I should withdraw what said in a previous post about Easy Peasy. You expect that a 1.0 version is stable, right? Up-and-go, or so? Well, everything seems to work, but it’s not so. Most evidently, you totally fail to control of the battery, as the indications are completely untrustworthy. Then, even if the audio – via the alsamixer – functions perfectly, you can’t phone by Skype! Another hardware problem I didn’t realise before: the extra buttons for fan control or monitor shutting down didn’t work at all. Last, the icon of OpenOffice is present but it doesn’t start. And I didn’t find a way to hack it through apt-get, as there was a library conflict. Finally, note that the wiki, i.e., the documentation, still refers to Ubuntu-eee. Terrible work! Ordinary users will go back to proprietary OSes: you make a bad work for the free software community!
So, with the great help of Ettore Brocca, a friend of mine, philosopher, Esperantist and Ubuntu geek (yes, interesting guy!) we solved the question in 3 hours, getting the Uneasy Peasy out and Ubuntu-eee 8.04.1 in (previously, I have installed unetbootin into Easy Peasy and installed the iso image downloaded via torrent, and even there I did solve a library dependency problem with pz7-full). Ubuntu-eee seems to be far more mature than the descendant: now I will explain why.
Step zero for the hardcore hacker: launch the system rescuecd linux distro in order to wipe the hard disk once and for all:
wipe -r -l2 /
Without the parameter
-l2, it tooks really too long (side note: after I finished, I installed via apt-get wipe also in ubuntu-eee, just in case, especially for usb discs).
First: the installation process is far more simple, far more fast… the first command we launched was:
apt-get install update && apt-get distro-update
This takes long, but it is necessary, as you avoid any kernel problem linked to the wireless (after reboot, we tested it). The opening and closing of the screen works, without crashing the OS – it happened to me with the Uneasy Peasy a couple of times.
Of course, OpenOffice 2.4 works perfectly, and also Skype… I disabled the settings for updating: I will launch the command as above at the beginning of each month, it is more suitable for me and far more easy to track via shell.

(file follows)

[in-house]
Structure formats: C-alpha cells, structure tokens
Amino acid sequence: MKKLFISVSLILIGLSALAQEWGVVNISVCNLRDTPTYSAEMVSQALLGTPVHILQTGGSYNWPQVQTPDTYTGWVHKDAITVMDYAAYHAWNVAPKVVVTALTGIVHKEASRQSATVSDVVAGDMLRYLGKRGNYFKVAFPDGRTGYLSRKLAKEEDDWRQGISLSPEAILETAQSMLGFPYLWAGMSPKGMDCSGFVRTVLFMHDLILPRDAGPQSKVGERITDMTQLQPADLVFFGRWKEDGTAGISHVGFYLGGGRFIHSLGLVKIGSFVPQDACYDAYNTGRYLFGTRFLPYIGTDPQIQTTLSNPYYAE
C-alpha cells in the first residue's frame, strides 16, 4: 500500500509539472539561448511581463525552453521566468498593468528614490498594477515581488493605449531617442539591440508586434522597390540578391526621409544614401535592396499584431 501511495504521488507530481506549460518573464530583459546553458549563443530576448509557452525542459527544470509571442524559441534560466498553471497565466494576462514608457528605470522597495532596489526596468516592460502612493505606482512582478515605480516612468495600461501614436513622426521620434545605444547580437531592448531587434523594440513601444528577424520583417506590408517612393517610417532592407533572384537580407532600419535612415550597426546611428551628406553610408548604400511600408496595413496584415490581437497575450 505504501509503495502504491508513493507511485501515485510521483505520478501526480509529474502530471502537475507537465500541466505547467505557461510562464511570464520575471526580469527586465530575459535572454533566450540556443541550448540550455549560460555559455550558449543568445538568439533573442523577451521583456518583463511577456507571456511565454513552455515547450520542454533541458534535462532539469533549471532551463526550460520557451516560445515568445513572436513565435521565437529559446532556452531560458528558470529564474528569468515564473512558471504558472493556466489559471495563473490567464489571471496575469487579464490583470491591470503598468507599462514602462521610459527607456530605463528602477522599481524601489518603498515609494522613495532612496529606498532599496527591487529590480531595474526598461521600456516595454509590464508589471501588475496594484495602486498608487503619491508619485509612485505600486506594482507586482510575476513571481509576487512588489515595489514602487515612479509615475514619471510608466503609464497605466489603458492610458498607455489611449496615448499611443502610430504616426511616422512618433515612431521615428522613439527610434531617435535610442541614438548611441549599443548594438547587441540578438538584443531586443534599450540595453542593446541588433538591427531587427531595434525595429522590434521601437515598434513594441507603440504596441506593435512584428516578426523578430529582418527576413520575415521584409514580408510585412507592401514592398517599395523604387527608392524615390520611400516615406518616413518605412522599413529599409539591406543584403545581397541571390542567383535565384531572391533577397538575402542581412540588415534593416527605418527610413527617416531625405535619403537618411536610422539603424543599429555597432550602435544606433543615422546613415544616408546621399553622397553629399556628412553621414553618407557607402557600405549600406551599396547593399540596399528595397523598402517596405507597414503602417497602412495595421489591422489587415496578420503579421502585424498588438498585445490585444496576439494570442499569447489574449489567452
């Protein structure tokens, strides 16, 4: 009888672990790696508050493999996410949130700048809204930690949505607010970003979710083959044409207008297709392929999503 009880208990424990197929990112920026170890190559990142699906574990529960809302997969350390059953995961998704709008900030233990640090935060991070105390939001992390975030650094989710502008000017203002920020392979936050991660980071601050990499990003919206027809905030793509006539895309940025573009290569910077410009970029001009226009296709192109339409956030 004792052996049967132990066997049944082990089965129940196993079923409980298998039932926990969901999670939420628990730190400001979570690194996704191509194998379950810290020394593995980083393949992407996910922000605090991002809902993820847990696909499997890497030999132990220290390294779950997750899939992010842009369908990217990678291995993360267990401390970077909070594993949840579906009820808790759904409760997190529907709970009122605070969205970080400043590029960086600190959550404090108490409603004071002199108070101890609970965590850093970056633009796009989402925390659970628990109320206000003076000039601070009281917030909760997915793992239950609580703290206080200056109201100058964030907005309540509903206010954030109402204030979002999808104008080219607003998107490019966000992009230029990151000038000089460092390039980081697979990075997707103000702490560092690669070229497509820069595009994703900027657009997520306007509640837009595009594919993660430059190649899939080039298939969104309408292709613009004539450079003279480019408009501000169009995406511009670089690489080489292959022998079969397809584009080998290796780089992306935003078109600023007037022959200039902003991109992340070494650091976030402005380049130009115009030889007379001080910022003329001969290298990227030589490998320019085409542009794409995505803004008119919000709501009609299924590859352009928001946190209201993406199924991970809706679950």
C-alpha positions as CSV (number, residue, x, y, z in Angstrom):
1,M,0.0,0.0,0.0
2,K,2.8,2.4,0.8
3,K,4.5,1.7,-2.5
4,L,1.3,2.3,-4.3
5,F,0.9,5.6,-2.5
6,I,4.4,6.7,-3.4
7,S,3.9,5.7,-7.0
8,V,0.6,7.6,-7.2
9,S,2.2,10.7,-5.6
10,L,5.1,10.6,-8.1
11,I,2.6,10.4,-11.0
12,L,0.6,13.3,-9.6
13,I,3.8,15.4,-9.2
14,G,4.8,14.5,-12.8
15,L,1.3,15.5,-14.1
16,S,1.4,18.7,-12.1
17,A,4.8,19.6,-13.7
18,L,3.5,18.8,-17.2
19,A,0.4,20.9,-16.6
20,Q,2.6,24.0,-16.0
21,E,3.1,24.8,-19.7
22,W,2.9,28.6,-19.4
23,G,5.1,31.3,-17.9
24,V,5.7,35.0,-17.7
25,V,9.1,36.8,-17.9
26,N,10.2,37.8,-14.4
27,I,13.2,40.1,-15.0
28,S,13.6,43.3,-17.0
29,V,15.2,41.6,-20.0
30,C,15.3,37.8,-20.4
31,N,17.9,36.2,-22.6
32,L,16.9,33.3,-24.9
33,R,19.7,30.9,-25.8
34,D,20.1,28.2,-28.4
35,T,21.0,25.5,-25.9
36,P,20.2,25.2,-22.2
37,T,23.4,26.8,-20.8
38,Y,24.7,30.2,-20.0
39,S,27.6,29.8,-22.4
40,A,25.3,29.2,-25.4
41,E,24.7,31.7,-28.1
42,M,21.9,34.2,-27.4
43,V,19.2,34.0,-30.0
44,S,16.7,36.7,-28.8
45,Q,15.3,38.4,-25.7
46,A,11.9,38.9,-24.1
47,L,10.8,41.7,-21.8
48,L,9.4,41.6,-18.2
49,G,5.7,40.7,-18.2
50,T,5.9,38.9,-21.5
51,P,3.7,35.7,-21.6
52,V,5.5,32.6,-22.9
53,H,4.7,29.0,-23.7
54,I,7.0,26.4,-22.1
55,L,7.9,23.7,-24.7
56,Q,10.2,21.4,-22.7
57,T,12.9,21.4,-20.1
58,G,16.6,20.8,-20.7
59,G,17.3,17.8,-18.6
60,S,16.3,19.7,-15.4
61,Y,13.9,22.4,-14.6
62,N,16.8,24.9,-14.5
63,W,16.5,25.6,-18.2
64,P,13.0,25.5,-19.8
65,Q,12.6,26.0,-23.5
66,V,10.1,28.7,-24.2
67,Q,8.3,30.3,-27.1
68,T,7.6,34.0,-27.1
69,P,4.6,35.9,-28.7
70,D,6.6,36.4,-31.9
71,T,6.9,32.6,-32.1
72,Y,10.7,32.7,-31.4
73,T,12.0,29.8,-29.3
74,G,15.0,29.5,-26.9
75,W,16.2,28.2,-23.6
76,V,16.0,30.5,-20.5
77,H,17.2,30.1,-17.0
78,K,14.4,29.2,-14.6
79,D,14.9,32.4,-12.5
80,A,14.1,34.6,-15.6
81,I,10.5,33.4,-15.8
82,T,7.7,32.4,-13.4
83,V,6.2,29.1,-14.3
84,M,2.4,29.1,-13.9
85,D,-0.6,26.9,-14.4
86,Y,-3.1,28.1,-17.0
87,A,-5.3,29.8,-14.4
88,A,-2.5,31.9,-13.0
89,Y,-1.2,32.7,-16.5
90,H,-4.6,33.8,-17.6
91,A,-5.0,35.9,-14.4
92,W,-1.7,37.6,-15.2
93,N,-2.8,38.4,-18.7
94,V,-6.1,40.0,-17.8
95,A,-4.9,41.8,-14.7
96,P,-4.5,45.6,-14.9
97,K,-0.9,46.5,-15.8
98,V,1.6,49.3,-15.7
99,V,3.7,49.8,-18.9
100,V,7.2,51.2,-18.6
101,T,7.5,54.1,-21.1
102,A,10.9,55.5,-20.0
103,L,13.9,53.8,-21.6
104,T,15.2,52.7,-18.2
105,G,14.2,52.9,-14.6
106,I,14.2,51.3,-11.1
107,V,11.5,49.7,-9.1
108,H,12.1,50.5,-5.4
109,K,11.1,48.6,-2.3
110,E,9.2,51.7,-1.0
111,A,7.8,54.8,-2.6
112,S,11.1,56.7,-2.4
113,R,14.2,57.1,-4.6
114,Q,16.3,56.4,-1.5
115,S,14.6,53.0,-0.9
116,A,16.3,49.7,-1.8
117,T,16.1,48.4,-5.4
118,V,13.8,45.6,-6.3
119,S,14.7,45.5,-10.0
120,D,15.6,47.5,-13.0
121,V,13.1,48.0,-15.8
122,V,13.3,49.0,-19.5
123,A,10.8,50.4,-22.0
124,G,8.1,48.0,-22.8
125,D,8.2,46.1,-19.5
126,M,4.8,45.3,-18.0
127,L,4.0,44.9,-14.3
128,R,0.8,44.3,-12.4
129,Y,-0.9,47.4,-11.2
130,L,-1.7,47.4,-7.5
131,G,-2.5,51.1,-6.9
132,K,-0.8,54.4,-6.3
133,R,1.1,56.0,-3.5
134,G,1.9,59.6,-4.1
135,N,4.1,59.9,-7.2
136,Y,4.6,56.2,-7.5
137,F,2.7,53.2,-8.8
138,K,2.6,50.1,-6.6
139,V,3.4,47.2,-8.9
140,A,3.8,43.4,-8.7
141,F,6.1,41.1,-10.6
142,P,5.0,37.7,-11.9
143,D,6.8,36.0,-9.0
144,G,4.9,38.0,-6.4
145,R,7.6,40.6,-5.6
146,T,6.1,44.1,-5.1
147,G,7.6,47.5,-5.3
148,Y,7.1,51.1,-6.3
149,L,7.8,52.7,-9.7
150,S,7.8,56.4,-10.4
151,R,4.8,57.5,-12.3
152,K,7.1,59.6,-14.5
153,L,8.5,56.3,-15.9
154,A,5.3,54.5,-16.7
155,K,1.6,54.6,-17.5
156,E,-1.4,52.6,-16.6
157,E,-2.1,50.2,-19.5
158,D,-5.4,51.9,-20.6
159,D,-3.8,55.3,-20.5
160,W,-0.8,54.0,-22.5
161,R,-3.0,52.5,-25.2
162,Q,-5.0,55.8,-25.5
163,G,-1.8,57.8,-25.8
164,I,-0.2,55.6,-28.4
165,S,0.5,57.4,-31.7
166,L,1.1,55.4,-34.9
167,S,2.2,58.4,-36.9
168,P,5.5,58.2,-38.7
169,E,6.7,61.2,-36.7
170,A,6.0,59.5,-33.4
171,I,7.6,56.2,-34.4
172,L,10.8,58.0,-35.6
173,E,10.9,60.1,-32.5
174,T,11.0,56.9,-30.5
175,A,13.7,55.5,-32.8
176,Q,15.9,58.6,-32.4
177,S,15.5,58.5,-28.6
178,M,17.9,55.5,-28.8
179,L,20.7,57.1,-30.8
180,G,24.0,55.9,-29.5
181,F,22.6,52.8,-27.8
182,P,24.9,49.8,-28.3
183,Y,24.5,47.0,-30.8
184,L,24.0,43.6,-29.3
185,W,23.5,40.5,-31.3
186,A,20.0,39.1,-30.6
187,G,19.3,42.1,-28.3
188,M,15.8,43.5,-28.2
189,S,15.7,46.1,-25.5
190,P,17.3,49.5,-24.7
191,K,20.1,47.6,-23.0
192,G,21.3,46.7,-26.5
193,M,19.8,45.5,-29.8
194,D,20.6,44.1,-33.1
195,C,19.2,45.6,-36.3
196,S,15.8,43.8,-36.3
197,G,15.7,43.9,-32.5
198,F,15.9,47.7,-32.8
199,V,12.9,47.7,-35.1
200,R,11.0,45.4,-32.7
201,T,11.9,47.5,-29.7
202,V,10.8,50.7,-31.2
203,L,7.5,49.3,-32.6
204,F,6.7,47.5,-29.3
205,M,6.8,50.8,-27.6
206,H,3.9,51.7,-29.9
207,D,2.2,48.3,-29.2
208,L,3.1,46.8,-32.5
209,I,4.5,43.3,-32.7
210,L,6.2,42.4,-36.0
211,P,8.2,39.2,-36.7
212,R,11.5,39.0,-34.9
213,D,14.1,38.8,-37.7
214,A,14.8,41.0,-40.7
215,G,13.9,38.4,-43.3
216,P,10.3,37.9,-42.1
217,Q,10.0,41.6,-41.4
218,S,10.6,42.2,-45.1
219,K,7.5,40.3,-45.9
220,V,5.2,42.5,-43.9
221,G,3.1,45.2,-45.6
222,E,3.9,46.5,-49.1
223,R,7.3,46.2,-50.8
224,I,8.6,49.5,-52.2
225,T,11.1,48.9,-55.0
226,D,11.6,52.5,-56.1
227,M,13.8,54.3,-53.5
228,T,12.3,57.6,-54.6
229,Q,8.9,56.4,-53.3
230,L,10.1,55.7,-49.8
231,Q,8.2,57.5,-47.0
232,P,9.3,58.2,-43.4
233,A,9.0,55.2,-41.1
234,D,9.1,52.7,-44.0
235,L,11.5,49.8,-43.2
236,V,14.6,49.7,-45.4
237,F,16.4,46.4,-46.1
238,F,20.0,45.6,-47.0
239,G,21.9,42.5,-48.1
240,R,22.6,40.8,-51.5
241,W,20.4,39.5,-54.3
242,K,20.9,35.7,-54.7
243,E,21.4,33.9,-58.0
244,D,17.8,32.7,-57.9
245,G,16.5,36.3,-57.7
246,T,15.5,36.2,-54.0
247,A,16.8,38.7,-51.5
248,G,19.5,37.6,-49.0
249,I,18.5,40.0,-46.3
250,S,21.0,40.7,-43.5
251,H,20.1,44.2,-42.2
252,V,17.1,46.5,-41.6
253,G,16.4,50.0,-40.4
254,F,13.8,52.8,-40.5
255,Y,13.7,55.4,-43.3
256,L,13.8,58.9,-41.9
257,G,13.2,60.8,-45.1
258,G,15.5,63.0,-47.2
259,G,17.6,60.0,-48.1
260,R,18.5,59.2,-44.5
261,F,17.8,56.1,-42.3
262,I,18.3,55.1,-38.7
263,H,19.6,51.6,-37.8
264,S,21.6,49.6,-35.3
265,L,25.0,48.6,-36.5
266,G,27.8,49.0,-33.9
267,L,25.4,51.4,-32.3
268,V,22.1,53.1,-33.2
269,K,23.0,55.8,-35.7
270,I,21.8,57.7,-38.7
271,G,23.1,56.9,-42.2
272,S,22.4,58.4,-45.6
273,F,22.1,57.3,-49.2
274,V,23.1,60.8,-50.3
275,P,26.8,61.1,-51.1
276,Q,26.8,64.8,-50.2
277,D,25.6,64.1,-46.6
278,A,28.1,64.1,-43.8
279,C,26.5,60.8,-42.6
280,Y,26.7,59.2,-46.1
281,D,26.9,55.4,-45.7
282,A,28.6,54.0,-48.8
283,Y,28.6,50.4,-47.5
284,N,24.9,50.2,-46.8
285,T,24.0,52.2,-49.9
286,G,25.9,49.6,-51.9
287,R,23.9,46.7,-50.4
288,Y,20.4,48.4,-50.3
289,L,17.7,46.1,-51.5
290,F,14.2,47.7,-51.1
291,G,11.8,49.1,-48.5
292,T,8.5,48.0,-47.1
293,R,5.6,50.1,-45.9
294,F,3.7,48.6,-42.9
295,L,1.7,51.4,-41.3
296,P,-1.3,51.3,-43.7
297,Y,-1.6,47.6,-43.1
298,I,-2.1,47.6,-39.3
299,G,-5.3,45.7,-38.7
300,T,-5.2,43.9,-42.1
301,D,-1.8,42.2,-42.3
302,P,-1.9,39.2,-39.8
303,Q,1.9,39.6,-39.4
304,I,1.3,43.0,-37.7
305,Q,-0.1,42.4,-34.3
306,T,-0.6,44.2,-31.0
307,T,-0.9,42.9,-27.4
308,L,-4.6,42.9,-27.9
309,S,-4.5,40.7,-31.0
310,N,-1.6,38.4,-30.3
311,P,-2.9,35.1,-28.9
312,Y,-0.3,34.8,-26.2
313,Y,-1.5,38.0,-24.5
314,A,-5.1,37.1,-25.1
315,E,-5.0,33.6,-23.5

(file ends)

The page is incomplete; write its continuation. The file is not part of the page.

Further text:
Then I installed in a single, huge command, what I need to work (and play…):
apt-get install emacs22 xemacs21 vlc gimp gnugo cgoban
This was done in a shell out of X11 (press CTRL+ALT+F1, if you never tried it before). In the meantime, I configured my desktop: away the netbook launcher (preferences > settings > sessions: uncheck the mysterious ‘UME interface’ and ‘Maximus’ so to get rid of it) and through the launching of
gconf-editor I decided to see in my desktop my hard disk, the trash can and the removable disks (menu > apps > nautilus: check what you want).
Here there is the only thing that didn’t work for me: we installed everything with an sd card in, and it failed to mount it under
/media/, so nautilus didn’t recognize it. Here my old soul of slackwarist came out:
sudo mkdir /mnt/sdcard/ && mount -t vfat /dev/sdb1 /mnt/sdcard/
Problem solved. I created an alias in my desktop and voila, les jeux sont faits, mon amis!
Here Ettore revealed to be a real Esperantist: in keyboard layout he taught me not to write our ĉapeletoj without remembering the Unicode code by heart, as I have always done until today…
Then, so to have a more firm look to your boot process, it is a good idea to remove the splash screen: edit with your favourite editor the file
and find below the line:
## ## End Default Options ##
the line starting with:
kernel /boot/vmlinuz-2.6.24-21-eeepc root=... quiet splash
In the meanwhile, we set
timeout 0, why waiting for booting when you don’t need it? Now, cut away the word ‘splash’ and reboot your eeepc.
Final note. How to have a not-so-handy Apple-like Time Machine on your Linux box? What we thought until now, it is a slow but secure, old-style way:
dd if=/dev/sda of=/media/where/you/want/
If you have any better idea, please leave a comment.